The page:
2. 2. Why is digital literacy an issue just now? Capacity building New local and global markets Borderless institutions Differentiation, unique brand Perceived vfm Employability Graduate attributes Digital reputation/capital Resilience New social practices Digital media and file sharing Ubiquitous connectivity Mass customisation Contractual relationships online Digital scholarship/research Open publishing/open data Digital learning/teaching media Ubiquitous knowledge/data Methodological revolution Organisational futuresEducational digital practices Personal digital practices Personal aspirations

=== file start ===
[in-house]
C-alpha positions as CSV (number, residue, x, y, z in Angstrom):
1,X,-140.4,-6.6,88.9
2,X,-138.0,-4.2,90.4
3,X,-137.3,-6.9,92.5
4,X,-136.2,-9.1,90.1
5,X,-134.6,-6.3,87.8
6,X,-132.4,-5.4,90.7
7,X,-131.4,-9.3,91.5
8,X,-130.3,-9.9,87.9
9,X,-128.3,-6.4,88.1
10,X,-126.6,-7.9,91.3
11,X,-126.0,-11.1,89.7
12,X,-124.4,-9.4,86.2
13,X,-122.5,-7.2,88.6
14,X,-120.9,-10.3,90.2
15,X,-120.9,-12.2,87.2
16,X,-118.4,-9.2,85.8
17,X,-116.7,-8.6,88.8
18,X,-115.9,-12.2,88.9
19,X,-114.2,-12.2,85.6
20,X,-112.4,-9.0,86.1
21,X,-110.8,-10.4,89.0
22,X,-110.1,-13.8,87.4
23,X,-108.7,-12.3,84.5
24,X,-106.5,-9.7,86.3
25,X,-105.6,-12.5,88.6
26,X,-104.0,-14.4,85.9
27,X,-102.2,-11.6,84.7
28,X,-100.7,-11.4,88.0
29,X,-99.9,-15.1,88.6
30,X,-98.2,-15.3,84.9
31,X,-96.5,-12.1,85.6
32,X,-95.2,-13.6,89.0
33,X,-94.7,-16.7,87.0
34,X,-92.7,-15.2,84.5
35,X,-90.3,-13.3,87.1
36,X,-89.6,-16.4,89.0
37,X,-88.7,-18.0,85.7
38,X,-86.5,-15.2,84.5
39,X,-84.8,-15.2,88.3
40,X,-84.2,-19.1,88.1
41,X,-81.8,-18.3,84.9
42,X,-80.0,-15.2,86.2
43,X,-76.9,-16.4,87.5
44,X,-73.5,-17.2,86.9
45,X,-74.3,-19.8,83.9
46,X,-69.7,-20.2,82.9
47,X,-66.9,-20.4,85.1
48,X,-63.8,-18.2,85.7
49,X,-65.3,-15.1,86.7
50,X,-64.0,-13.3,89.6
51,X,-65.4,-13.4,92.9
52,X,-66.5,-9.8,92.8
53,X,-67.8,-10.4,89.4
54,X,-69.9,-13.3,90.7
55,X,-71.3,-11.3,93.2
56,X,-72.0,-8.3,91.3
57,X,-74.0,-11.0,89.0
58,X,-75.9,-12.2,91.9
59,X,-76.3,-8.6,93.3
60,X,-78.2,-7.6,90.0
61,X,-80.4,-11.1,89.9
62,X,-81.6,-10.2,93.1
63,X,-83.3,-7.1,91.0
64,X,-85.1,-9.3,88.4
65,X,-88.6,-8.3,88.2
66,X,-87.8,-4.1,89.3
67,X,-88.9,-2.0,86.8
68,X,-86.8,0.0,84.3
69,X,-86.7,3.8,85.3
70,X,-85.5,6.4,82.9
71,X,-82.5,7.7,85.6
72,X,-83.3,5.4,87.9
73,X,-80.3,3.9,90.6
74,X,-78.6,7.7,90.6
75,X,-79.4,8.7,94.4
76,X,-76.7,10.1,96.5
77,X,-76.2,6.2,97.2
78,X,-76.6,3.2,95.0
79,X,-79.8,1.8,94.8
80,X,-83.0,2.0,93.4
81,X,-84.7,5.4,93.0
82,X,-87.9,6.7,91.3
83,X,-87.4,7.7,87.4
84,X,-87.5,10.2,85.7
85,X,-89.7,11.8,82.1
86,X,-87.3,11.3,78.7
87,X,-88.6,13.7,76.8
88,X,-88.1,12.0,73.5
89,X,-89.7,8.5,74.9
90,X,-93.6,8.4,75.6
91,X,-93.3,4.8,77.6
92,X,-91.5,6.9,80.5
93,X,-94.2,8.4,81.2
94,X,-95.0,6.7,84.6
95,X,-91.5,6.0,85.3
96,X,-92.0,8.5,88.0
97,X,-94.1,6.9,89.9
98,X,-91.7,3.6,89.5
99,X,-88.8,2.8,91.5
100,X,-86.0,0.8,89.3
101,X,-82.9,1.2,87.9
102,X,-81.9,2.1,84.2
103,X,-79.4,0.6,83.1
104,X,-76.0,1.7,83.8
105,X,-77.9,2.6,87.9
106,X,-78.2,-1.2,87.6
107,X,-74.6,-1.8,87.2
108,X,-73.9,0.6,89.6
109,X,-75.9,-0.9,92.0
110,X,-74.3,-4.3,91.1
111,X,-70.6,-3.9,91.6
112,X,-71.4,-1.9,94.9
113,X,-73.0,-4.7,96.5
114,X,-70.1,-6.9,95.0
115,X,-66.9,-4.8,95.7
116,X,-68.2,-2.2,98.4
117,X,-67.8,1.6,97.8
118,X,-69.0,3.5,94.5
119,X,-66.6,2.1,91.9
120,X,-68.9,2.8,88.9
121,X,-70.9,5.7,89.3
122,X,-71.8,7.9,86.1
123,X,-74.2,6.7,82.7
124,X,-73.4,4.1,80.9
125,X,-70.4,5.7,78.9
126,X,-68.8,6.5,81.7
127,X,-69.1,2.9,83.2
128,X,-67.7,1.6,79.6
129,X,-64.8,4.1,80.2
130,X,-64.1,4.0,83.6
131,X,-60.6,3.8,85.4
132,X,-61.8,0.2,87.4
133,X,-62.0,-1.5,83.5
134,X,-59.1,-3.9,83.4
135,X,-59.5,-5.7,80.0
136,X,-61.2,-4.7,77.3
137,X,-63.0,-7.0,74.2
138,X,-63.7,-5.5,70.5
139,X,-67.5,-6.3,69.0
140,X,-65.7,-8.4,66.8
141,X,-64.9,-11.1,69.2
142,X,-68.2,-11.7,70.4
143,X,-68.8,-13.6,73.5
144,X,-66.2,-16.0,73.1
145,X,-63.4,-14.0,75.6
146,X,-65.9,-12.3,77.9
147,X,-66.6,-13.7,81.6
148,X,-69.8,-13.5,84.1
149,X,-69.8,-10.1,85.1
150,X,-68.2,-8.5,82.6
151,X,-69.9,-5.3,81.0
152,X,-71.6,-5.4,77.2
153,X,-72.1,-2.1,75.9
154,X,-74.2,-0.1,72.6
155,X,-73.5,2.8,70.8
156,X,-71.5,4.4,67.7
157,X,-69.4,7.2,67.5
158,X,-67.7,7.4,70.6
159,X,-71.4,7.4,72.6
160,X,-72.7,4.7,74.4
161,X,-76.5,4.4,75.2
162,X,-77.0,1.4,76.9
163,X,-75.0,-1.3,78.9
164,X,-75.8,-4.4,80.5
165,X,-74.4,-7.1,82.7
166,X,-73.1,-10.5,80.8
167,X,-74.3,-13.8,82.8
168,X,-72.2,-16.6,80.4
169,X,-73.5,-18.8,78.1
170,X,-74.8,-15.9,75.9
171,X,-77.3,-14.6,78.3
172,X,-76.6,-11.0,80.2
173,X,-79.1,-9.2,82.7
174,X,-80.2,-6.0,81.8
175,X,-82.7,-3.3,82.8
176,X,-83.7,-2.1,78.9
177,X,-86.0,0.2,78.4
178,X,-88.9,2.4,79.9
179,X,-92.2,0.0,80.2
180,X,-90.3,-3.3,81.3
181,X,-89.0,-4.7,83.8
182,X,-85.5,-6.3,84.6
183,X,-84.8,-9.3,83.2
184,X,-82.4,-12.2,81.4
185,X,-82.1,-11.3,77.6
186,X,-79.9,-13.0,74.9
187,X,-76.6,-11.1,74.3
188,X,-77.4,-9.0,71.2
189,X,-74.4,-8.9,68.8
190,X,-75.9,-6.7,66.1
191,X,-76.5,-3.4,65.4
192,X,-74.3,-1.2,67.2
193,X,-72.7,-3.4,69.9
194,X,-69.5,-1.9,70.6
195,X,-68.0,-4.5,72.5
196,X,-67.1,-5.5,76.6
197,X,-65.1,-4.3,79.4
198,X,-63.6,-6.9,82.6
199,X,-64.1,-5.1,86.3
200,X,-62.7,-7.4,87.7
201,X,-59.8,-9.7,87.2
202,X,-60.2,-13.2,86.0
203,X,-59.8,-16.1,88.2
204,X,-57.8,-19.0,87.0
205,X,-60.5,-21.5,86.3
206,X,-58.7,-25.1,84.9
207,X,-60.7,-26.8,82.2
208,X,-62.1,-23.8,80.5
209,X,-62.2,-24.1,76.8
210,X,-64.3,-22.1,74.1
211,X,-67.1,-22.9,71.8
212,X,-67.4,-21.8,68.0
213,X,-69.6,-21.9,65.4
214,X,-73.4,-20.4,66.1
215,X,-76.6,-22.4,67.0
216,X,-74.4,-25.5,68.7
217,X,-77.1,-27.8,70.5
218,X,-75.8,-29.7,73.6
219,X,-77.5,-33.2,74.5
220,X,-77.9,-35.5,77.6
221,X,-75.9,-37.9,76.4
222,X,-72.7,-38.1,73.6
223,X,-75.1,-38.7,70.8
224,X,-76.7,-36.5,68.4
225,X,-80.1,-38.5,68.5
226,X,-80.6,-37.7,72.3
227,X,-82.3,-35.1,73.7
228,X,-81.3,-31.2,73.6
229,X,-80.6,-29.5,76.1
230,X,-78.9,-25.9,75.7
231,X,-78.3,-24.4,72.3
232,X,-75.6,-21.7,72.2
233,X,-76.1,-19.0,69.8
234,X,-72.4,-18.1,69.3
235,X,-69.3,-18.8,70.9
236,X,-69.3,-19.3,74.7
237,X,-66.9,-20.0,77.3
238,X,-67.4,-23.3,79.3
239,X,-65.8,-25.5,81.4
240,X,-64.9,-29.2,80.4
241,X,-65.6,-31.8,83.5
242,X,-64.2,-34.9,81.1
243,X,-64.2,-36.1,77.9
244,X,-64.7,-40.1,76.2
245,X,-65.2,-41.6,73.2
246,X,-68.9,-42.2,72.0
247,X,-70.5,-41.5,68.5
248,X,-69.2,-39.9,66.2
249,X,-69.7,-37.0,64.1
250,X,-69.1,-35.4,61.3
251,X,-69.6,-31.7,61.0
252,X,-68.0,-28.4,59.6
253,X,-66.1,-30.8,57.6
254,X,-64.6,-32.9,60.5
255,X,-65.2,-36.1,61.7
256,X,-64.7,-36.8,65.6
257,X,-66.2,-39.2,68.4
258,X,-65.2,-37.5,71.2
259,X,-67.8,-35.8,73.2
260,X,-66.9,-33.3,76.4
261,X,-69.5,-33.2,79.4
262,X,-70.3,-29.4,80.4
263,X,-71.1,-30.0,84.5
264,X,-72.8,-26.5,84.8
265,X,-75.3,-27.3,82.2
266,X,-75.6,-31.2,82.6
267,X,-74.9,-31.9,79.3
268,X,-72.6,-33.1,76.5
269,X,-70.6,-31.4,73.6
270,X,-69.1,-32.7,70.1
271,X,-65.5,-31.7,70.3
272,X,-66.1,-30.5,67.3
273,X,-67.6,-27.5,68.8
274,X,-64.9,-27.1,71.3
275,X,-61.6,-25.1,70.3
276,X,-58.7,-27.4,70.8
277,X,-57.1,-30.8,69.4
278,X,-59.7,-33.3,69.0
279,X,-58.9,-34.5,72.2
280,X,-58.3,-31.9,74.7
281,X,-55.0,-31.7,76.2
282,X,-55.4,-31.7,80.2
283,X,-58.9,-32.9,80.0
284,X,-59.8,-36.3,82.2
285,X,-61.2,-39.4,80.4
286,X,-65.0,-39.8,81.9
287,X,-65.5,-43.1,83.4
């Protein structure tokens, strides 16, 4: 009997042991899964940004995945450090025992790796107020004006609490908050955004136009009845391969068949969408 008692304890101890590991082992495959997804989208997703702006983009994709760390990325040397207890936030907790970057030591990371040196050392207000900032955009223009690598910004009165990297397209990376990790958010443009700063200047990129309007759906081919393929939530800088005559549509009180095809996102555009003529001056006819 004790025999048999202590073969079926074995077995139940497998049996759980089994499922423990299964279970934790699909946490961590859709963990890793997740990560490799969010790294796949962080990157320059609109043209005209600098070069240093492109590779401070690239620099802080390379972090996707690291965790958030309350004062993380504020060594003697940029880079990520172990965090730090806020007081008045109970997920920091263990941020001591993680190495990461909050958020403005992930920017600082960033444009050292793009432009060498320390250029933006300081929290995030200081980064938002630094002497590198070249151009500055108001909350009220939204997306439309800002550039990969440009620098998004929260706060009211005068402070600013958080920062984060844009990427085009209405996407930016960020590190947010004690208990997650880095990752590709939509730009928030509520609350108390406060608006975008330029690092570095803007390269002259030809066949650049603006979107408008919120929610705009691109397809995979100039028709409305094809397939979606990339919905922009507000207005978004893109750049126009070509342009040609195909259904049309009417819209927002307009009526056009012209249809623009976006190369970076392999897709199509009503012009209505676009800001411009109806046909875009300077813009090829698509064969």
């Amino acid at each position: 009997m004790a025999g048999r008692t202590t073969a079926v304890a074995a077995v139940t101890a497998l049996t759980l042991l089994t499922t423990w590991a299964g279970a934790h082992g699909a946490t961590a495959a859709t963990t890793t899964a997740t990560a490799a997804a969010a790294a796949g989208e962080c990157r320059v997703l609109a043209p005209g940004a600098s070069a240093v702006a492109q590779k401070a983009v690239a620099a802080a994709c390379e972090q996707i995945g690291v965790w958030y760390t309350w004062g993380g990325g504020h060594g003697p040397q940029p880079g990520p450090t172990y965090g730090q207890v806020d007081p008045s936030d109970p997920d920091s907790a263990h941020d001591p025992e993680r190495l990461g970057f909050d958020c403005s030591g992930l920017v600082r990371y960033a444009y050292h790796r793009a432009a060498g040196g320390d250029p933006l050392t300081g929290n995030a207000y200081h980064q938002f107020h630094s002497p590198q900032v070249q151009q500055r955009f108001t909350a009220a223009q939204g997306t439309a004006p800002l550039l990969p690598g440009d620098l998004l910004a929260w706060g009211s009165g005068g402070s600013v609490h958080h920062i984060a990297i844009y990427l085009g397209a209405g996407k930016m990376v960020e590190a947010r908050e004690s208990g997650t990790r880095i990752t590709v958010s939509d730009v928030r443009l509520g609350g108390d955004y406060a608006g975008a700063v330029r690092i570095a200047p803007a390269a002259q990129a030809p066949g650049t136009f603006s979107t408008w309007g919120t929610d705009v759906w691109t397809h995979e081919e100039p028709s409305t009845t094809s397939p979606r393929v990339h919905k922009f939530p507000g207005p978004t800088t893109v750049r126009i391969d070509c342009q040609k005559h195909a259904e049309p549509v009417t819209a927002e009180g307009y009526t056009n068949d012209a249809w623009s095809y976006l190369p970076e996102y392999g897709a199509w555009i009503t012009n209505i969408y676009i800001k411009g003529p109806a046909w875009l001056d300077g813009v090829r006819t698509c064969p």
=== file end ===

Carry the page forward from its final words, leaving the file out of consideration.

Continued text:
3. 3. How are Universities defining digital literacy? Ensuring students are prepared for study and employment in the digital age, with a range of Learning Literacies embedded into the curriculum in addition to the subject knowledge Consider the potential of technology to promote knowledge building and reflective, student-centred, creative and collaborative learning; [develop] self-regulating citizens in a globally connected society, able to handle multiple, diverse information sources and media, proficiently mediating their interactions with social and professional groups using an ever-changing and expanding range of technologies and able confidently to use digital technologies to reflect on, record and manage their lifelong learning;
    4. 4. 44 Baselining the state of play What does a 'digital literacies' agenda look like at the level of the curriculum, institutional infrastructure, policies, academic cultures, professional services?